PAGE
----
Some other healthcare providers may not be employed by Children’s. They’ll send you their own bill separately for their services. These bills may or may not have the Children’s logo on them.

Helpful Tips:

  1. If you have questions about any of the bills you receive, a good place to start is by calling the phone number listed on that particular bill.
  2. Some bills may have several EOBs — and some EOBs cover several bills. Keep track of these bills and EOBs in a folder. Group these documents together by the date of service (such as the day of your child’s surgery) — rather than the day the bill is received or due. That can make it a lot easier if you have to call and ask questions.
  3. Once you’ve paid a bill, make a copy of the check or credit card receipt for your records as well. If you’re given a confirmation number, keep track of it.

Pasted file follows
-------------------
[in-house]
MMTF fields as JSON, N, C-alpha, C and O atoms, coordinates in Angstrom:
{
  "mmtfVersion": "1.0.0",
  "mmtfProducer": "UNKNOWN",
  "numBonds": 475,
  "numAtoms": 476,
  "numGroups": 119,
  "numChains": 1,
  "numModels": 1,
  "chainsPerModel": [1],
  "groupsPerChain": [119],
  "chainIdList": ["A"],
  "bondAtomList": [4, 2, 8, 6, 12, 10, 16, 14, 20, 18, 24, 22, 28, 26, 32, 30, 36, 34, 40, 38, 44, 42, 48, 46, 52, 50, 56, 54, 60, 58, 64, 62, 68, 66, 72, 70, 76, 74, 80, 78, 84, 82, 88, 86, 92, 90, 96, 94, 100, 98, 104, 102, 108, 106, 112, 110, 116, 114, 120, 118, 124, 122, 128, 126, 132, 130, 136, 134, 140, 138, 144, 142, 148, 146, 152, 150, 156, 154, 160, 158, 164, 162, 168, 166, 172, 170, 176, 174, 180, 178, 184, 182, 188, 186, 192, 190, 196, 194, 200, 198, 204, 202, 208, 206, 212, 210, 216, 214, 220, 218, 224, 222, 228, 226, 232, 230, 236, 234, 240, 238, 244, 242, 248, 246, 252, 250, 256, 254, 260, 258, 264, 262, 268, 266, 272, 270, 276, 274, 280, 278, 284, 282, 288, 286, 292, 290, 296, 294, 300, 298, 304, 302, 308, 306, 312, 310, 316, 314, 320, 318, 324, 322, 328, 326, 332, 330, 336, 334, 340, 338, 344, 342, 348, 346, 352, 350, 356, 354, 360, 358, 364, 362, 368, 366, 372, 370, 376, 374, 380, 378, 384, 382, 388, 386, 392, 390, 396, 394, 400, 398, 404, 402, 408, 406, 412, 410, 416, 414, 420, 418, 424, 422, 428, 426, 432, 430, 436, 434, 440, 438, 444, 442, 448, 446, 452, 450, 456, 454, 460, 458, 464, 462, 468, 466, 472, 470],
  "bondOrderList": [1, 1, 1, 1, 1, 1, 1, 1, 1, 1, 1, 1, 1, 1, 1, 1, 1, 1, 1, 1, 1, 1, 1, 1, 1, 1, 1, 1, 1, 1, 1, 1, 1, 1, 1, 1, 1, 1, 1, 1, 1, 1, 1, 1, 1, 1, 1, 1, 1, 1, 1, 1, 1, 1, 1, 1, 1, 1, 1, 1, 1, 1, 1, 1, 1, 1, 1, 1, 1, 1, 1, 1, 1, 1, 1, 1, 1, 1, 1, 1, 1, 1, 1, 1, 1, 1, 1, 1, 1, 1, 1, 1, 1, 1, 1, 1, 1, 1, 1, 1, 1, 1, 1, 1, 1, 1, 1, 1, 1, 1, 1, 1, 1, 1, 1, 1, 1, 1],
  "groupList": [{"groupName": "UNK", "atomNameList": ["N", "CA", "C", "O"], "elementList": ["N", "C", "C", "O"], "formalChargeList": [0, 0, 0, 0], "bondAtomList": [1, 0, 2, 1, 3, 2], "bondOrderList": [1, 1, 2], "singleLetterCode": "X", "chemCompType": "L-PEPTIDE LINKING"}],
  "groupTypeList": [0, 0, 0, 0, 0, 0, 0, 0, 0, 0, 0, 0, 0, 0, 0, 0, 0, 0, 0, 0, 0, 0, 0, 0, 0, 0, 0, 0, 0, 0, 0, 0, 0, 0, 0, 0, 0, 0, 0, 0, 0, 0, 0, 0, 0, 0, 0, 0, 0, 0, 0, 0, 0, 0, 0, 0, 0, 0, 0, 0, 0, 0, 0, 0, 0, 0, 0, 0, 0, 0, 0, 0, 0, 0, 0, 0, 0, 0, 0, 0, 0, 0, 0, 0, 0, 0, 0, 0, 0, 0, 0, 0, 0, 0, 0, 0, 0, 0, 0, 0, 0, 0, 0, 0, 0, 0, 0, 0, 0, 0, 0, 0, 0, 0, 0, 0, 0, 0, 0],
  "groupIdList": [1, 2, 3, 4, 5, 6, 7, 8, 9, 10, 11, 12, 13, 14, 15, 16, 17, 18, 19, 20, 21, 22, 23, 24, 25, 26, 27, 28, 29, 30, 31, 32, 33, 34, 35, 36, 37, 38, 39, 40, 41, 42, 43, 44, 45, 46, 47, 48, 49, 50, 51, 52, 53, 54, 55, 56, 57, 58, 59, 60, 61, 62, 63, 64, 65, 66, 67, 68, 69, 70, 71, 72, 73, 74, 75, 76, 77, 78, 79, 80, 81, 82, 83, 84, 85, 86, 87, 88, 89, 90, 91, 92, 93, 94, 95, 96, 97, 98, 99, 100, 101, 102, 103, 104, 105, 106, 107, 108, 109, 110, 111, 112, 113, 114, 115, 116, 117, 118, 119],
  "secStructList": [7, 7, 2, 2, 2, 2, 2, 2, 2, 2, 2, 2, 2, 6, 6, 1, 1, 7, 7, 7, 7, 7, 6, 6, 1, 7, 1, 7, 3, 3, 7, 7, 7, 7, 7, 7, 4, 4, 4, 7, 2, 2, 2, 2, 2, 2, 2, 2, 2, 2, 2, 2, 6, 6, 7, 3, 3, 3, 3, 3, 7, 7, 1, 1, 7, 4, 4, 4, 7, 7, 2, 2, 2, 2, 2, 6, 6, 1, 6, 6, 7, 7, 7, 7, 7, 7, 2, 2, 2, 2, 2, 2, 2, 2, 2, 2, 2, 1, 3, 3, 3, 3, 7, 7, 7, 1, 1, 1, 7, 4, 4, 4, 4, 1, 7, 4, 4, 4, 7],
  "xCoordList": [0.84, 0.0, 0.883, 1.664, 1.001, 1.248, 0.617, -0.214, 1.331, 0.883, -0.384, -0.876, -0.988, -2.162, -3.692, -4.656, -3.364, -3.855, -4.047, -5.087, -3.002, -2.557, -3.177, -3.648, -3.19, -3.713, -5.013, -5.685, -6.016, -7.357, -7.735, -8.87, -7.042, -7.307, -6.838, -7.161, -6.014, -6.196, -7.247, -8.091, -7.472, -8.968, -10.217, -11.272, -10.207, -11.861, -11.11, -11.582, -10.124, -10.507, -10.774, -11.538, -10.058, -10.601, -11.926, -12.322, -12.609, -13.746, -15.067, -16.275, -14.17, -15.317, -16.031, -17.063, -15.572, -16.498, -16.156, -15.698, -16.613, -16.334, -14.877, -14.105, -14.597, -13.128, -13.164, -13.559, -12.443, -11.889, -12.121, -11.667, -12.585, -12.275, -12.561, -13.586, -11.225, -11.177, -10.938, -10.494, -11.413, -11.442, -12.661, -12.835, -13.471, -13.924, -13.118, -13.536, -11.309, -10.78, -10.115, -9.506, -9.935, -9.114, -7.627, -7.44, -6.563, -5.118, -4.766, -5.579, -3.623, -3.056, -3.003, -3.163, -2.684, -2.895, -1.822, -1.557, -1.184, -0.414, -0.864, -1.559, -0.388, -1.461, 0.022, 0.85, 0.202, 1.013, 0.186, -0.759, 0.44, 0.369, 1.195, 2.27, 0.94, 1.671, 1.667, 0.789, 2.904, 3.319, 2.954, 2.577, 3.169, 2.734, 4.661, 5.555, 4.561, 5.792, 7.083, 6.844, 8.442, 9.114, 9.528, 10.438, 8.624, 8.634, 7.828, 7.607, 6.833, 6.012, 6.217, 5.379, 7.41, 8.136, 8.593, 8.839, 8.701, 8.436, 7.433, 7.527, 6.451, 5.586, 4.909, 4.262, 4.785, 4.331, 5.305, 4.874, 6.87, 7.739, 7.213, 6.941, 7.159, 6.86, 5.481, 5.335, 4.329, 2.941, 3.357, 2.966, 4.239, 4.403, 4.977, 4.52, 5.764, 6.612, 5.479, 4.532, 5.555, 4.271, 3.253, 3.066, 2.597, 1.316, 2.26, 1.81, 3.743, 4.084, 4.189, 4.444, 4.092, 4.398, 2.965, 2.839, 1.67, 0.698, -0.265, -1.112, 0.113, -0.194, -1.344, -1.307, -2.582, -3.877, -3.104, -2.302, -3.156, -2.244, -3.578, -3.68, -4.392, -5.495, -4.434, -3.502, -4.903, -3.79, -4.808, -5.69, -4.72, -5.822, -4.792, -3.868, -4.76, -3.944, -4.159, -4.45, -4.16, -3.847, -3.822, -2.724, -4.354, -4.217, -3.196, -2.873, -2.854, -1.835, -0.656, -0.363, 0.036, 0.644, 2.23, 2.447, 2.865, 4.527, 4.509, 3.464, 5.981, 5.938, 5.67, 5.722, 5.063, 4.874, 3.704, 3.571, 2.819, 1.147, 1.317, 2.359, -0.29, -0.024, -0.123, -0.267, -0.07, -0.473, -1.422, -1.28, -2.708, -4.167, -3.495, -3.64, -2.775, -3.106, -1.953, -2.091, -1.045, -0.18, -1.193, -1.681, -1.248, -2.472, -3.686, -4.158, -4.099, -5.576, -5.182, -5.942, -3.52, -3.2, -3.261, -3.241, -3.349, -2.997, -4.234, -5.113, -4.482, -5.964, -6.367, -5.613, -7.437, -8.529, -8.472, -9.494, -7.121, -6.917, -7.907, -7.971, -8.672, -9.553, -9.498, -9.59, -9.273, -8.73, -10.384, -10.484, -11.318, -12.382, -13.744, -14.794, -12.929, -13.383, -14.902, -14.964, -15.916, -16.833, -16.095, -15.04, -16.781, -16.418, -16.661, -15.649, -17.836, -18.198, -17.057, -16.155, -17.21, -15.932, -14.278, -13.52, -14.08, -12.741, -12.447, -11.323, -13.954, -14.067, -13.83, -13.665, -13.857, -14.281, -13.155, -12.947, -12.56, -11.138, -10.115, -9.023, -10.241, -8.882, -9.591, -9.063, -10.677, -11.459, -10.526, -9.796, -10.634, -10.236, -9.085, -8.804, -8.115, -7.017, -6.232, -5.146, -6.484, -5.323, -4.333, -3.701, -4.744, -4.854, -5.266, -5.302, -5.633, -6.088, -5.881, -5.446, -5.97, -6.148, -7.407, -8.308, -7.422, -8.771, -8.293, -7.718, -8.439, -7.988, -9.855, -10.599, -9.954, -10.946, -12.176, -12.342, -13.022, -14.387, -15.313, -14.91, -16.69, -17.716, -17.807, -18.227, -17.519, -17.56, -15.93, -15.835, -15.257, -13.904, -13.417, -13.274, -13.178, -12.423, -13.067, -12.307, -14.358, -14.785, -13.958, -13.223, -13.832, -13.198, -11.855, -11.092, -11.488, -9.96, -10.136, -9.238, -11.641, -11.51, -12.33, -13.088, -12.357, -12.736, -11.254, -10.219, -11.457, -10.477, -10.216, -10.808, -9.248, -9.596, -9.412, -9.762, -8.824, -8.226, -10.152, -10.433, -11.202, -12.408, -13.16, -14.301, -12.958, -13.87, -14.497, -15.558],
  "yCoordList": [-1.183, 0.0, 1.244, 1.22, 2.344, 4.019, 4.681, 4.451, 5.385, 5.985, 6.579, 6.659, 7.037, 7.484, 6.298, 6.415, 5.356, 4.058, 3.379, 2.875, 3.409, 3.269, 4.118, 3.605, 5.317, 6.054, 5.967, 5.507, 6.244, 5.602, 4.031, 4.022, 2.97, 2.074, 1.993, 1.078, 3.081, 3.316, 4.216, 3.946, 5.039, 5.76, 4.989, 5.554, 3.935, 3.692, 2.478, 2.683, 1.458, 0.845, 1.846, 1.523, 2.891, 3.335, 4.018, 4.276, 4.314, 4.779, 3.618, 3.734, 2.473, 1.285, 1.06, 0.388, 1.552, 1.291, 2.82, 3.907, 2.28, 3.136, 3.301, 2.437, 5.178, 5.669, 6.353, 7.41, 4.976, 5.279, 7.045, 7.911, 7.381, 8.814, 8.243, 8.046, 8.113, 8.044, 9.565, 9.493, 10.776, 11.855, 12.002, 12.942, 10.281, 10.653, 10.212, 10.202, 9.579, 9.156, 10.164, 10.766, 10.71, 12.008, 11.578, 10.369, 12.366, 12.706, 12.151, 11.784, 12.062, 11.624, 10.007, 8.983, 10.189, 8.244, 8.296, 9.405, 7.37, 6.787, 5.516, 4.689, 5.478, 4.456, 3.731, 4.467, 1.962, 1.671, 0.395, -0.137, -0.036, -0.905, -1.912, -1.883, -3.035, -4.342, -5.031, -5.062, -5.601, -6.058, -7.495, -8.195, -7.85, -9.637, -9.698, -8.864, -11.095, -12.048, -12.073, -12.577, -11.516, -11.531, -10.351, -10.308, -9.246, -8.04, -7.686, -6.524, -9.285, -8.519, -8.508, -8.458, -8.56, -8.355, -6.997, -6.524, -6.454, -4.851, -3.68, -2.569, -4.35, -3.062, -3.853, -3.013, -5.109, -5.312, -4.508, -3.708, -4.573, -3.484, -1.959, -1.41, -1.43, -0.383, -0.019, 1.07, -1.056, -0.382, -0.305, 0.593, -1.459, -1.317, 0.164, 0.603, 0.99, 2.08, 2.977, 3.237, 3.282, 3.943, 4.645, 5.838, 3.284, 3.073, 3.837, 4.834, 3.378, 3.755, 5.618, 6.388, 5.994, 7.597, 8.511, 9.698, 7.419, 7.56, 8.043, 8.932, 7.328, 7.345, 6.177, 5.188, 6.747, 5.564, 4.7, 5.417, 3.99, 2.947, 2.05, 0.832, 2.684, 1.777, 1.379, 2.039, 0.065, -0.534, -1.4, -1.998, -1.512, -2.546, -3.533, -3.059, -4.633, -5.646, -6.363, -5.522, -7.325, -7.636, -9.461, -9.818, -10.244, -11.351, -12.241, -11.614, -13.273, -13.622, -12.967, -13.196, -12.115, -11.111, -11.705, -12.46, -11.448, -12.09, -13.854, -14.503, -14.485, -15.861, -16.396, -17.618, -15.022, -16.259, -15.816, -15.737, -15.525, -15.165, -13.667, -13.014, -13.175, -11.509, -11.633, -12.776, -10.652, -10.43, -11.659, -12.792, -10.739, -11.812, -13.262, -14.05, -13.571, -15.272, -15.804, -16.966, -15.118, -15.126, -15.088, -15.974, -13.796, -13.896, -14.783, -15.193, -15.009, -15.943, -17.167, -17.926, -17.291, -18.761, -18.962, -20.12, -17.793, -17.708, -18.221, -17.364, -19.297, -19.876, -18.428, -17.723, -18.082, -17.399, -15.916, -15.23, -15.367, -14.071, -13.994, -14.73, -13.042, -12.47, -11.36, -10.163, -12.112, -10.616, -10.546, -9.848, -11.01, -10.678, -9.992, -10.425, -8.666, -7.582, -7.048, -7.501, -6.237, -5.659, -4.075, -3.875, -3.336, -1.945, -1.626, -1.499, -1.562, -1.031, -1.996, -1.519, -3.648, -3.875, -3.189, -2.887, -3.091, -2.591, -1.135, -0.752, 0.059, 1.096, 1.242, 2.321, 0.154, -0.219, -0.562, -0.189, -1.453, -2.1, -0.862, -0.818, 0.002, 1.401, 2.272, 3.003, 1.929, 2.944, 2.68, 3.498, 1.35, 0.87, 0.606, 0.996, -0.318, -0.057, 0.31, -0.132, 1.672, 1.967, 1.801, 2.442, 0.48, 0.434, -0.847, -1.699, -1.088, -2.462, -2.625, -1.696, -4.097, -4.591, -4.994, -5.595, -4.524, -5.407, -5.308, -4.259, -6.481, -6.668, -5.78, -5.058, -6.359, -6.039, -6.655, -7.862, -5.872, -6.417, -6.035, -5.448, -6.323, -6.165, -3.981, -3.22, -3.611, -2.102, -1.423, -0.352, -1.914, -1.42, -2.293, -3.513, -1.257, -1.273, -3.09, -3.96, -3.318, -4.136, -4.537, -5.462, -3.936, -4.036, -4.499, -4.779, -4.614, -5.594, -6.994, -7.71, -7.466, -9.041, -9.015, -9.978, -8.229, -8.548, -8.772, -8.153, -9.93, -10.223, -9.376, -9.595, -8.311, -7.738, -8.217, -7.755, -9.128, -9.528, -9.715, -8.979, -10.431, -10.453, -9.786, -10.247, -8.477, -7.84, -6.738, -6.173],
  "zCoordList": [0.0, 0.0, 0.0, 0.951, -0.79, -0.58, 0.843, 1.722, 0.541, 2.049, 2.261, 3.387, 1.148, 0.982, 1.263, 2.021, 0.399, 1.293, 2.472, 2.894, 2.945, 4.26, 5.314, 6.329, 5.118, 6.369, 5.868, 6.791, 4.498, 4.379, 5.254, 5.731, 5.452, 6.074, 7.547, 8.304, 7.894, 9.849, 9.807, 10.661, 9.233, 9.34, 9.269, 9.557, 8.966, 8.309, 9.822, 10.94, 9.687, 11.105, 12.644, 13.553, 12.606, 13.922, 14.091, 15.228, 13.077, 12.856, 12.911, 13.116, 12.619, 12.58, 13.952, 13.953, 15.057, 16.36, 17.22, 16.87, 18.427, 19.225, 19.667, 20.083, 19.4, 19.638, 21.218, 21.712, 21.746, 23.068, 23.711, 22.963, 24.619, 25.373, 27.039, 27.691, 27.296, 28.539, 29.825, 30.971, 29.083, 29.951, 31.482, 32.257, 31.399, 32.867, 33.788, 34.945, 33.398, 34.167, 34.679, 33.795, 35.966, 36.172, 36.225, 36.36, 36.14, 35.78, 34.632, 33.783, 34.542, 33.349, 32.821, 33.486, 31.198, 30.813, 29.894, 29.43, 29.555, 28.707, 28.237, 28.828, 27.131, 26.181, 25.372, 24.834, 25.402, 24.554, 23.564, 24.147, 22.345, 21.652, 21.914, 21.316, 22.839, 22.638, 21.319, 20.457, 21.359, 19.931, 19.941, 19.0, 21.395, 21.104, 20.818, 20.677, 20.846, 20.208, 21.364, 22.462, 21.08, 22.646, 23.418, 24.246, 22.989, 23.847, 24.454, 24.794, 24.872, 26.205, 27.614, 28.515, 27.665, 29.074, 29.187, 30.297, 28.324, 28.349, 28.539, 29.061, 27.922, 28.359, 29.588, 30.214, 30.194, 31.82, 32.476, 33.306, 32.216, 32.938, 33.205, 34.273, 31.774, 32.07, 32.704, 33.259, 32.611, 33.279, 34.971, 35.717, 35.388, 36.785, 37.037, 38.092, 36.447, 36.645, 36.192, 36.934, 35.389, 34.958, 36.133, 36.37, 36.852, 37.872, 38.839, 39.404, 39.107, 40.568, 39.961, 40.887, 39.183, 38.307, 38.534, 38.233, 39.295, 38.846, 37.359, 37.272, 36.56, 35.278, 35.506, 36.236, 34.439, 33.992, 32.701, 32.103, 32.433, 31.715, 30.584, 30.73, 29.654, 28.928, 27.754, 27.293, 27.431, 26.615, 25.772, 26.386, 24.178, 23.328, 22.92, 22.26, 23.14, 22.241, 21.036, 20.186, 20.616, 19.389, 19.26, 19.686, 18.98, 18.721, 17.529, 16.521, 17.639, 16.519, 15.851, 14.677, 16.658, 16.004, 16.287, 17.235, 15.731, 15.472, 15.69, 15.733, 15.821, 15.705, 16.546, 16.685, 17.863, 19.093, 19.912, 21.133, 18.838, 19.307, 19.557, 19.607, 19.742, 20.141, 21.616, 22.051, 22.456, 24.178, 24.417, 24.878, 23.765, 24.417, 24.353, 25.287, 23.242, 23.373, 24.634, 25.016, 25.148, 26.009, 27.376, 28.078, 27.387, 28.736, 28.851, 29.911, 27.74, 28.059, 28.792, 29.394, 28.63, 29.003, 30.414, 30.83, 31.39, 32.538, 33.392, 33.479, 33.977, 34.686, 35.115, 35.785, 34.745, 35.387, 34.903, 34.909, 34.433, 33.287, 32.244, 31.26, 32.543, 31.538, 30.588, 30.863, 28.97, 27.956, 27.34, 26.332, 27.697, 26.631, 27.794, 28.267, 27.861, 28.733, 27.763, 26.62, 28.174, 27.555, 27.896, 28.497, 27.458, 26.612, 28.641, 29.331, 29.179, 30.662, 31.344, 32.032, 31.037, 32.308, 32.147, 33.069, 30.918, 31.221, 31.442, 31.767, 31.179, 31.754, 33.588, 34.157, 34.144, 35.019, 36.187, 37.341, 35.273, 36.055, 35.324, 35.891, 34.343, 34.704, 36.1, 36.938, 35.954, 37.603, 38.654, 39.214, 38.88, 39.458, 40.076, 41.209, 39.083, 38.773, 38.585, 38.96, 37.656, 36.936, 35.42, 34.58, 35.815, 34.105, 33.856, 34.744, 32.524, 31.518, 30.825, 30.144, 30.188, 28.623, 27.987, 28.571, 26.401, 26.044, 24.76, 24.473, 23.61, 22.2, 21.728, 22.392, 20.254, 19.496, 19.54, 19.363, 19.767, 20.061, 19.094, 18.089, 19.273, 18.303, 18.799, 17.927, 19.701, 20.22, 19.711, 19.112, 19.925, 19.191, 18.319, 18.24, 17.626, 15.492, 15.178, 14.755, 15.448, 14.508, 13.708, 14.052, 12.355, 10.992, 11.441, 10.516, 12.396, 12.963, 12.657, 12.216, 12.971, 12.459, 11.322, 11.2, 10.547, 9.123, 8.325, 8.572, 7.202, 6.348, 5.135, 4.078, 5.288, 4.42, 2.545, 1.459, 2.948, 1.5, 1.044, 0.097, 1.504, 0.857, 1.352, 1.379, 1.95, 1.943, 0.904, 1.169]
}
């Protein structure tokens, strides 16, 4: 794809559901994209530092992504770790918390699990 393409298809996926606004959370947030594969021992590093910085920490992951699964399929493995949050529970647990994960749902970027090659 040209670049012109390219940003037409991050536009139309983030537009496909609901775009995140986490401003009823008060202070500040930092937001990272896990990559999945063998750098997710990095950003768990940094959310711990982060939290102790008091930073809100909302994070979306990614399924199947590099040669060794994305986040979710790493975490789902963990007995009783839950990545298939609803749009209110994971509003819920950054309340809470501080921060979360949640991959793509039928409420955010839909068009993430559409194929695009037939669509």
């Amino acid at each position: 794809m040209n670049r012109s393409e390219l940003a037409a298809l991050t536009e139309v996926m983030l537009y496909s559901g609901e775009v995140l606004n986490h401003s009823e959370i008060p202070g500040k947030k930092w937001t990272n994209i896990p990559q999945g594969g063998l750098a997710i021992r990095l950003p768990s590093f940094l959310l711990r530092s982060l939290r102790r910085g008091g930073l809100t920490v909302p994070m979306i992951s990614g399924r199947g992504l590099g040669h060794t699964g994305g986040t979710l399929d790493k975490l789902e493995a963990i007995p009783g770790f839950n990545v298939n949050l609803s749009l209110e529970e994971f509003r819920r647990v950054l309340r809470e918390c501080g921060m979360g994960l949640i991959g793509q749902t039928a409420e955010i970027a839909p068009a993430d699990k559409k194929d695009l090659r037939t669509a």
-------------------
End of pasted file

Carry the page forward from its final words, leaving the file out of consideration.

Other Questions About Your Bill or Need An Itemized Statement?

Representative are available at 402-955-5421 or 866-535-3412, Monday through Friday from 8 a.m. to 5 p.m.

If you’d like to request an itemized statement from Children’s Nebraska, please complete this online form. If you want to request an itemized statement from a Physician, you will need to call the phone number listed on your statement.

Request Itemized Statement From Hospital

Your Child’s Medical Record

What Is A Medical Record And What Does It Contain?

Your child’s medical record is both a medical and legal document. It includes information about their:

  • Personal medical history, including childhood illnesses and injuries, vaccinations/immunizations, and notes about symptoms from previous appointments
  • Family medical history, including whether relatives (such as siblings, parents, or grandparents) have or had certain health issues — from diabetes to cancer and everything in between — that they might be at risk for as well
  • Diagnoses, medication, and treatment histories

Who Can Access My Child’s Medical Record?